||Re: Melting Point of ABS (Re: Strengthening Gears)
||Wed, 6 Mar 2002 00:56:00 GMT
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Lego uses primarily Bayer Novodur (and apparently to some
extent Bayer Lustran) for its bricks. The exact composition
of the Novodur is of course, like the recipie for Coke, is
top secret, but it is probably closest to Bayer Novodur P2M-V
Well since you went to the trouble of looking up all this
information I thought that this data might be of interest
however, in terms of physical properties were probably
In lugnet.technic, Thomas Avery writes:
> In lugnet.technic, David Schilling writes:
> > A quick search on Google shows that ABS (Acrylonitrile-butadiene-styrene)
> > has a melting point of 103-128°C. Since water boils at 100°C, I don't have
> > any doubt that you would see some deformation by that point.
> There are different grades of ABS, each having different mechanical
> properties. I found an extensive resource on materials at: http://www.matweb.com
> The ABS property data can be found here:
> I picked 3 grades of ABS that seemed likely to be the type(s) that Lego
> uses, but I'm not sure:
> ABS, Molded
> max service temp in air: 140 - 223 F
> mold temperature: 109 - 149 F
> processing temperature: 399 - 500 F
> ABS, Impact Grade, Molded
> max service temp in air: 167 - 365 F
> mold temperature: 111 - 149 F
> processing temperature: 410 - 487 F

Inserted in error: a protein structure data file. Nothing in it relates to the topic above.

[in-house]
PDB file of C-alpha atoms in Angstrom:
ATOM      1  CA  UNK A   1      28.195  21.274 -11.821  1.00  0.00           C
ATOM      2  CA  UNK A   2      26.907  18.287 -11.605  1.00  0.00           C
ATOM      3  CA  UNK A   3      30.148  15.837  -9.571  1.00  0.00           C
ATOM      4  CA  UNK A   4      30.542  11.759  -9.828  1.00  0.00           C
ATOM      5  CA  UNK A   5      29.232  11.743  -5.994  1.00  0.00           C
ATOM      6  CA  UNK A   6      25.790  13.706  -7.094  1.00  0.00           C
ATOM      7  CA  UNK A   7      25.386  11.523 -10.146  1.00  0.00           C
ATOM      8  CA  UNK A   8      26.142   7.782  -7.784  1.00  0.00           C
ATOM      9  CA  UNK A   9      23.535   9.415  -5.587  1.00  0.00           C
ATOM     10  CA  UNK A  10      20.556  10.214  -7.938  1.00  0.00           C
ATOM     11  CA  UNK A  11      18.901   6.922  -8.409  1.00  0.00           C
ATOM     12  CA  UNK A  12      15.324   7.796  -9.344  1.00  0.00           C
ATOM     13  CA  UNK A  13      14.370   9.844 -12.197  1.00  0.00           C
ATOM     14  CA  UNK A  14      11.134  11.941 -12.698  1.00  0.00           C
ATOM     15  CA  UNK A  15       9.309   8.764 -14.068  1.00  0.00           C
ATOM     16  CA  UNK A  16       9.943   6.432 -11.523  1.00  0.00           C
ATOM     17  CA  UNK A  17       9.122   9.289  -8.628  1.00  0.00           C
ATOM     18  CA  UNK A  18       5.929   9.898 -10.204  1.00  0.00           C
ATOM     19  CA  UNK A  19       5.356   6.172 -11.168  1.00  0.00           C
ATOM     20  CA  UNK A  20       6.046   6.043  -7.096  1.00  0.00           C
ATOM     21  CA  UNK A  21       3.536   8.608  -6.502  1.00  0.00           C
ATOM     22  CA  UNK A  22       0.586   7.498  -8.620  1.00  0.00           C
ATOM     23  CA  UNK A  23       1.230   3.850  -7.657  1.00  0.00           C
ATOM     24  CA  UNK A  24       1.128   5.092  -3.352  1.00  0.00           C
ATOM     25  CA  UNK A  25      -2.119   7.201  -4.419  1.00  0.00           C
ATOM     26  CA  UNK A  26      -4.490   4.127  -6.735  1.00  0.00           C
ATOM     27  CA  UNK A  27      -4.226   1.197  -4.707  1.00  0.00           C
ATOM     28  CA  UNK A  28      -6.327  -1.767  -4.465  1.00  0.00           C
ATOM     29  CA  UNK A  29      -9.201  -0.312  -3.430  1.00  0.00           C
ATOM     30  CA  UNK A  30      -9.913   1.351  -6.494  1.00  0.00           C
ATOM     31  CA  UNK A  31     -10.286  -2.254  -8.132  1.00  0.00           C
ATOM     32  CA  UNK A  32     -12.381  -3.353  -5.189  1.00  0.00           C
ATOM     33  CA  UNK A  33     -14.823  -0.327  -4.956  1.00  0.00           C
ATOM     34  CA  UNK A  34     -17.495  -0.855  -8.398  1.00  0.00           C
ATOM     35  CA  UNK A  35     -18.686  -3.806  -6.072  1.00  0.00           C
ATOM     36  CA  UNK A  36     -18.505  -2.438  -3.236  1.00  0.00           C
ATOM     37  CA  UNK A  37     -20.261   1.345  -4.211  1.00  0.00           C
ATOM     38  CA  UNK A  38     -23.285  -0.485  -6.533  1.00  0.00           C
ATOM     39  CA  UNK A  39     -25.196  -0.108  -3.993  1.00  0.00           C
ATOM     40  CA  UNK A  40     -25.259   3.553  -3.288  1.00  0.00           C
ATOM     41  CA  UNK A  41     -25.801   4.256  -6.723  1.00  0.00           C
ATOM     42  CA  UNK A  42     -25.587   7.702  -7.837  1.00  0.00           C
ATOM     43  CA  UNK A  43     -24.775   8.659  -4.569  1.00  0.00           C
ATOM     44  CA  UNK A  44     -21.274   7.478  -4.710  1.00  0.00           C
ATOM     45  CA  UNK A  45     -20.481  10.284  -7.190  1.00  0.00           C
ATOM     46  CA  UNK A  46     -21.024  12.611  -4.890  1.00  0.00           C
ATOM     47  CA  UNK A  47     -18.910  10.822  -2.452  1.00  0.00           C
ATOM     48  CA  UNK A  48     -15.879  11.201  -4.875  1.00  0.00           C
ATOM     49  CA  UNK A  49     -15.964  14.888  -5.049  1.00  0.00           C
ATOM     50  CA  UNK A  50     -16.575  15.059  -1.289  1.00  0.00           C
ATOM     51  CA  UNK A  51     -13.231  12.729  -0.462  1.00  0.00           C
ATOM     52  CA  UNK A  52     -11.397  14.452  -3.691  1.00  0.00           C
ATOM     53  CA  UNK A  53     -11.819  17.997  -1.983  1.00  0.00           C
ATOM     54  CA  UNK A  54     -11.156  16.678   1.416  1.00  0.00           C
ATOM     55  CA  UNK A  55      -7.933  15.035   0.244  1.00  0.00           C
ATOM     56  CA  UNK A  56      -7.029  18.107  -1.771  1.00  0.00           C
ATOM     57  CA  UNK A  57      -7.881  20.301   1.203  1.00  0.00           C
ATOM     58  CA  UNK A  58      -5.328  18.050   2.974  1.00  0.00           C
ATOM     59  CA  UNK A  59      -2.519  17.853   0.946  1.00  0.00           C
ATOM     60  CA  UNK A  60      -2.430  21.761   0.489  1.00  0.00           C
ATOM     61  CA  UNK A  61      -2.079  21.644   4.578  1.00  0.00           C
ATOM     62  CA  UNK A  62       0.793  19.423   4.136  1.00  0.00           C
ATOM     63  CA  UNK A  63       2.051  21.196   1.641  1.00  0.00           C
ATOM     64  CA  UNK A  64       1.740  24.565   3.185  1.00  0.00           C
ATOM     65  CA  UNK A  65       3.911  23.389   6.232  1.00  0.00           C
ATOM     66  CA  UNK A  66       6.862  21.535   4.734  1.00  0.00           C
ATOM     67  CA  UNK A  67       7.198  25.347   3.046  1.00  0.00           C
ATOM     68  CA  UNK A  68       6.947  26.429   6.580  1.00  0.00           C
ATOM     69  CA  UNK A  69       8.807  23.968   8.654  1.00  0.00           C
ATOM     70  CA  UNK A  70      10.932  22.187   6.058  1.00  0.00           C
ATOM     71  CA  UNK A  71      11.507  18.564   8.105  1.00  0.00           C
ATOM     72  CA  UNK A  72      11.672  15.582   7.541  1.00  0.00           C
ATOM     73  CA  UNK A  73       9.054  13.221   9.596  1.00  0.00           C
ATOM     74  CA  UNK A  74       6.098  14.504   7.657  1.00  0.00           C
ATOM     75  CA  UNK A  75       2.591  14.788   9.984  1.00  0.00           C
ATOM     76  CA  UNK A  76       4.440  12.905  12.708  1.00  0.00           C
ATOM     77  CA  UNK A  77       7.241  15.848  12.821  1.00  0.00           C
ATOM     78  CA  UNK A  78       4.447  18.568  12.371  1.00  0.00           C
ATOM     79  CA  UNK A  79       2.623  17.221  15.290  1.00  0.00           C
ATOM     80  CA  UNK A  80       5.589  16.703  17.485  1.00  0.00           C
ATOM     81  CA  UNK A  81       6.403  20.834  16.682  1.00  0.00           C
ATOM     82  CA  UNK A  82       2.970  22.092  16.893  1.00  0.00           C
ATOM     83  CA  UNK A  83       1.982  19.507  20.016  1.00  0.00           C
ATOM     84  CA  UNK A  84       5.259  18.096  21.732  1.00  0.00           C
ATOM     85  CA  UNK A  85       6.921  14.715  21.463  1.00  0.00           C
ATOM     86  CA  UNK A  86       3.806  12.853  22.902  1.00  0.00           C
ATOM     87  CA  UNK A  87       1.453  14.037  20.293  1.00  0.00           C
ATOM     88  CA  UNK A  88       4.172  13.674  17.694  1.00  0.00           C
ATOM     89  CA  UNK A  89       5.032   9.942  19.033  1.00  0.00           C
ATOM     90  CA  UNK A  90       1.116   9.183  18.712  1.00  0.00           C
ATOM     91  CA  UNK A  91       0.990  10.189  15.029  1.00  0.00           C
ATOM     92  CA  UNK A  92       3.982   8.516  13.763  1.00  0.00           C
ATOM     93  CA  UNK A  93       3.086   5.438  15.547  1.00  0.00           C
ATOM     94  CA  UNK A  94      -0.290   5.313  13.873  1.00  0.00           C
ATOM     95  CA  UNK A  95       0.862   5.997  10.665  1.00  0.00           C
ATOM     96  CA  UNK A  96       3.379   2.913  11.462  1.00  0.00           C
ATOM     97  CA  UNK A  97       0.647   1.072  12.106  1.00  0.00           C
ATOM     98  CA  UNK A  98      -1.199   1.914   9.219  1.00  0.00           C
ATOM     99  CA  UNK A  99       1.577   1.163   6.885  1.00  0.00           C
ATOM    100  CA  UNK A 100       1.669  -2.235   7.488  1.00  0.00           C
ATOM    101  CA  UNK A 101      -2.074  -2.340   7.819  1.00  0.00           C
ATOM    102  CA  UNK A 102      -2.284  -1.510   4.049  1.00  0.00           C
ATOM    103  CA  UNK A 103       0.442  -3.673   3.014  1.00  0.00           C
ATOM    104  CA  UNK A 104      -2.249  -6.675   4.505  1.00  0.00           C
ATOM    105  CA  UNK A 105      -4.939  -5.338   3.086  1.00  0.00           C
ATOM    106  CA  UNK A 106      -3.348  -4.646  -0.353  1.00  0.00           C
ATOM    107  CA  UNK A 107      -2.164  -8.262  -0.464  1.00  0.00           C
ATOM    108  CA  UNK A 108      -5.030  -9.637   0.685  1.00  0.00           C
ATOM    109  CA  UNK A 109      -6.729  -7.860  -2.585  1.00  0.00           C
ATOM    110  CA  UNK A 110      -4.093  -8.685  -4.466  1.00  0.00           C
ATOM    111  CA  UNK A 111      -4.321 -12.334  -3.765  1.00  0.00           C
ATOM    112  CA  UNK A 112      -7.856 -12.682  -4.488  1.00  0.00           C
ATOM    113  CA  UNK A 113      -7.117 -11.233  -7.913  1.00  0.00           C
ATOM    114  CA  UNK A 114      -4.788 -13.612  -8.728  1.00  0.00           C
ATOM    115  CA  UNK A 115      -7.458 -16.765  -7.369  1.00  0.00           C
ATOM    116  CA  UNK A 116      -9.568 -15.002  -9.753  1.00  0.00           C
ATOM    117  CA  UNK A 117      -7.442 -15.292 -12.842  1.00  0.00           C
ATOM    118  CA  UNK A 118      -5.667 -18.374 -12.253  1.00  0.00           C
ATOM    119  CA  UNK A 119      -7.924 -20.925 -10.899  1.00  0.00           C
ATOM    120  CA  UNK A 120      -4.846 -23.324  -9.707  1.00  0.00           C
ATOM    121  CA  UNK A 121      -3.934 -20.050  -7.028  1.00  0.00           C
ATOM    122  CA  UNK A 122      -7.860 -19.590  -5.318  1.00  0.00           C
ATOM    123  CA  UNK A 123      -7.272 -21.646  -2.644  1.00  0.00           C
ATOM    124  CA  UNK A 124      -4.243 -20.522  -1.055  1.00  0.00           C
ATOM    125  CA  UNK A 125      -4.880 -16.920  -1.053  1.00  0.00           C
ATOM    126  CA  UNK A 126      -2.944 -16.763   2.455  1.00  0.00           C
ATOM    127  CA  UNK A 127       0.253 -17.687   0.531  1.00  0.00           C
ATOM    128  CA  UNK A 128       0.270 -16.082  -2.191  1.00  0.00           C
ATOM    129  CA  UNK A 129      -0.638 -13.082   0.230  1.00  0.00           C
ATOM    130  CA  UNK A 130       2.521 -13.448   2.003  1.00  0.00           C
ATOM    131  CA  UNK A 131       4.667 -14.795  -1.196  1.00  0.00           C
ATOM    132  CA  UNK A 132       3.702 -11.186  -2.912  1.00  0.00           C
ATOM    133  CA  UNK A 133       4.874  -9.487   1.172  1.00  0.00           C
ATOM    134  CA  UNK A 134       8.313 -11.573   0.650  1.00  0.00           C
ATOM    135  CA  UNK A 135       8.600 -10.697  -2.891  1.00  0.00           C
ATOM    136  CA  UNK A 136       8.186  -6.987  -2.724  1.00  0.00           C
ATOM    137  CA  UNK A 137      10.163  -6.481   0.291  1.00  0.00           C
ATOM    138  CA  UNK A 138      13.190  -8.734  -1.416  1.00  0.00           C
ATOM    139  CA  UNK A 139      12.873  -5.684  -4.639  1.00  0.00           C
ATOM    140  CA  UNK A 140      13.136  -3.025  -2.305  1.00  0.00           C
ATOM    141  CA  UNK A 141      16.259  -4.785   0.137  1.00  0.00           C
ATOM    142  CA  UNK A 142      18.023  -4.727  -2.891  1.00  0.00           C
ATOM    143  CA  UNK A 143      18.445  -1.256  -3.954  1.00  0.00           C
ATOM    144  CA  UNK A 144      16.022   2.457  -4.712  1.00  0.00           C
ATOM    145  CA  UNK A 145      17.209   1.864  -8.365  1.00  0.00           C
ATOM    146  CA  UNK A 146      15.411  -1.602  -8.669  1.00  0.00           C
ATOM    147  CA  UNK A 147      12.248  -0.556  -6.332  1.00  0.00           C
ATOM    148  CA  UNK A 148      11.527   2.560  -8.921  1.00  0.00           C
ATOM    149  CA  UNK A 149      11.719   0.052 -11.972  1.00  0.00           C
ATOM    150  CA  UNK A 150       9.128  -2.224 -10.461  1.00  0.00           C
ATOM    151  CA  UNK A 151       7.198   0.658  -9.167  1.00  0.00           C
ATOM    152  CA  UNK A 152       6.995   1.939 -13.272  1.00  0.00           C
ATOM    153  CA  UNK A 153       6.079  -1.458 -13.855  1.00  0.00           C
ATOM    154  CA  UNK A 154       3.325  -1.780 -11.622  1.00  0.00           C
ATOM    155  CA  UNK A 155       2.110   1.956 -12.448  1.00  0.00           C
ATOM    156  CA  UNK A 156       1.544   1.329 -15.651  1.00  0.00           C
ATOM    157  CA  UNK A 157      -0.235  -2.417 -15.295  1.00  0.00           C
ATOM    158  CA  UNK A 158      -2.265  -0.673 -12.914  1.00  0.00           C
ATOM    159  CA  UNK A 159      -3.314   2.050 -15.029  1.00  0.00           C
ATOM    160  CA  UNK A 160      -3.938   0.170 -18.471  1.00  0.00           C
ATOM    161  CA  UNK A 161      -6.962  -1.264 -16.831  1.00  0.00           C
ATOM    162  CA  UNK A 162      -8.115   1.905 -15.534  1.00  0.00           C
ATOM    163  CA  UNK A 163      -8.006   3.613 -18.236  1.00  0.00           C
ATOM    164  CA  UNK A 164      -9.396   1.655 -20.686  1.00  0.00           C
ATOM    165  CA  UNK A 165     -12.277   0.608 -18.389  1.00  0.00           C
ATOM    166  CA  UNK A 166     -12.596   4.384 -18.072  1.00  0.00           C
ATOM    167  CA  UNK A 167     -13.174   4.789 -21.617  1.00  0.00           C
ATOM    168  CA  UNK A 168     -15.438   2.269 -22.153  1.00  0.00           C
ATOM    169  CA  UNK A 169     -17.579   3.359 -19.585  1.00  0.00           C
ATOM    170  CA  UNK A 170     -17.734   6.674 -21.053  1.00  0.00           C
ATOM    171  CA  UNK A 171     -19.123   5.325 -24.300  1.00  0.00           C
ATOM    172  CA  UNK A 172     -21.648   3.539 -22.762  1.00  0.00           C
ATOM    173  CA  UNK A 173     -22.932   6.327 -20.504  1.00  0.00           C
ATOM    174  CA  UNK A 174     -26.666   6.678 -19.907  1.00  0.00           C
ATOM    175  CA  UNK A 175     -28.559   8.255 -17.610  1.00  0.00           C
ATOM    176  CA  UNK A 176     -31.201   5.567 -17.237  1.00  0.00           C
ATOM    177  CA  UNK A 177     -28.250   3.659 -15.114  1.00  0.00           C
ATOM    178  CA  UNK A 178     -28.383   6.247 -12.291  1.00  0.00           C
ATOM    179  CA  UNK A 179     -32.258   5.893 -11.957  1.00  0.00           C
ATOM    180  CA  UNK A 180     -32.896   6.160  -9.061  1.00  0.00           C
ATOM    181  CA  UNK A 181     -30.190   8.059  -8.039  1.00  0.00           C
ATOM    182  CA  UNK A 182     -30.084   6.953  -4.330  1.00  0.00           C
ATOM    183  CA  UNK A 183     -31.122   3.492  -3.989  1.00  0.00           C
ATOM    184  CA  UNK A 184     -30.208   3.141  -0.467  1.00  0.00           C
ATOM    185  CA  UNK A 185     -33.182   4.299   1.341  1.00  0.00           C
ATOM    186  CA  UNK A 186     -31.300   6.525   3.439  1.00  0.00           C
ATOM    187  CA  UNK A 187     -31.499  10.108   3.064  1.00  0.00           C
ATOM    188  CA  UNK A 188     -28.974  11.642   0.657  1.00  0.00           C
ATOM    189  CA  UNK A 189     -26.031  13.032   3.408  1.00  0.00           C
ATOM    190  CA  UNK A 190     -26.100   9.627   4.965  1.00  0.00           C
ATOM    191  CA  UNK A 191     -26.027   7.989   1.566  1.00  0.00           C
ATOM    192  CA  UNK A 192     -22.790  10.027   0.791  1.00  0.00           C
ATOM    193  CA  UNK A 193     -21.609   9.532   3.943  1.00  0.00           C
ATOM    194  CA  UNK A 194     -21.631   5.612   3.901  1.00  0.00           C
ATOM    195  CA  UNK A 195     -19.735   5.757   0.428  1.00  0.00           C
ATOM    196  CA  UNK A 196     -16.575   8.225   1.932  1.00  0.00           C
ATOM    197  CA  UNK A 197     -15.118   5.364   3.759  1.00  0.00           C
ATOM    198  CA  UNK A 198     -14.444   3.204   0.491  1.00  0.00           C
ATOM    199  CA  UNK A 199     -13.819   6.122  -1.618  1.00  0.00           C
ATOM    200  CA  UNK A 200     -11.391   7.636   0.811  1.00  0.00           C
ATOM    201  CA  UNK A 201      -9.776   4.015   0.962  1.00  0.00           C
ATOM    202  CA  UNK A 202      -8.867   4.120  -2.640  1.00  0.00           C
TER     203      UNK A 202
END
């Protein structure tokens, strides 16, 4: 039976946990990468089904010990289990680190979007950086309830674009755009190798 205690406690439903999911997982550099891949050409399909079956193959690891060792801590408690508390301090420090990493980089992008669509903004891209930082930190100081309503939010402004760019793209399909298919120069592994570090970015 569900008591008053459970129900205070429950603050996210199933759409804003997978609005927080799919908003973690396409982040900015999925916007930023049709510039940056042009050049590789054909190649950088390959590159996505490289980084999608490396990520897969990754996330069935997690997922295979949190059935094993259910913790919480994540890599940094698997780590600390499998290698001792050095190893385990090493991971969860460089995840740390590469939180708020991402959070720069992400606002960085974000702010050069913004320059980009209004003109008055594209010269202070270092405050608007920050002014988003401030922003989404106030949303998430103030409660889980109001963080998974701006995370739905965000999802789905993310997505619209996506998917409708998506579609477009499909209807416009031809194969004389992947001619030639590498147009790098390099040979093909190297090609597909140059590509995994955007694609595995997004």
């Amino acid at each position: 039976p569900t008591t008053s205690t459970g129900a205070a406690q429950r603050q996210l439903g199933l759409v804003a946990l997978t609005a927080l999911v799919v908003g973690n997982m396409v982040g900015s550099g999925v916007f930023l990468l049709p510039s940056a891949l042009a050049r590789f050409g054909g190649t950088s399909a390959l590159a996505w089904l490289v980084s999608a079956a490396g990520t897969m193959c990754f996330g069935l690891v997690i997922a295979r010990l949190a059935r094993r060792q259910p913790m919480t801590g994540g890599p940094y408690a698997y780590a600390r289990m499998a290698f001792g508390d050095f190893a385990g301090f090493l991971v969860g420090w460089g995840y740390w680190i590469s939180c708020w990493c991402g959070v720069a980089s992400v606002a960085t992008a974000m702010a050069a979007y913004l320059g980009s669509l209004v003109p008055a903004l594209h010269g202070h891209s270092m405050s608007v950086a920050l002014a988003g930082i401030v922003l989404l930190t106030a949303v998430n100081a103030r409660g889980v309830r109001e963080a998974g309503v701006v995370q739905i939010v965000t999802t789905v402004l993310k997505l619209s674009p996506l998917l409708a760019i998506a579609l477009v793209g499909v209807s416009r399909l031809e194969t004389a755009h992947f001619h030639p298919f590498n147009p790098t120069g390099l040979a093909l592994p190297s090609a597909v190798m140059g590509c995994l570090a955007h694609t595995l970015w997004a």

> ABS, Extruded
> max service temp in air: 140 - 212 F
> mold temperature: 136 F
> processing temperature: 392 - 486 F
> I'm not sure what the different terms mean, exactly. I can tell you all
> about steel, but nothing about plastic :-)
> What I think they indicate (please, someone correct me if I'm wrong) is that
> the actual melting point is difficult to pick because of the gradual
> softening of the material. I think the actual melting point, or rather the
> point at which the material experiences permanent deformation, is dependant
> on the applied stresses.
> Obviously, there will be a point at which the material deforms under its own
> weight, and that is perhaps the classic definition of melting. There will
> also be a point at which the material can be safely molded by applied forces
> without fracturing the material. This point is perhaps the "mold
> temperature". The mold temperature will be much less than the "classic
> melting point".
> So, what use is this information? Will Lego pieces melt or not in boiling water?
> The answer is: NO, they will not melt. However, they WILL permanently deform!
> Boiling water (212 F) is much higher than the mold temperatures given above.
> Therefore it is possible that the self weight of the material, and also
> handling the material in and out of the water, will apply enough stress to
> permanently deform (or "remold" if you like) the bricks.
> The experiences that others have stated in the thread reinforces this.
Message is in Reply To:
| ||Melting Point of ABS (Re: Strengthening Gears)|| Thomas Avery|
|(...) There are different grades of ABS, each having different mechanical properties. I found an extensive resource on materials at: (URL) ABS property data can be found here: (URL) picked 3 grades of ABS that seemed likely to be the type(s) that (...) (12 years ago, 5-Mar-02, to lugnet.technic) |
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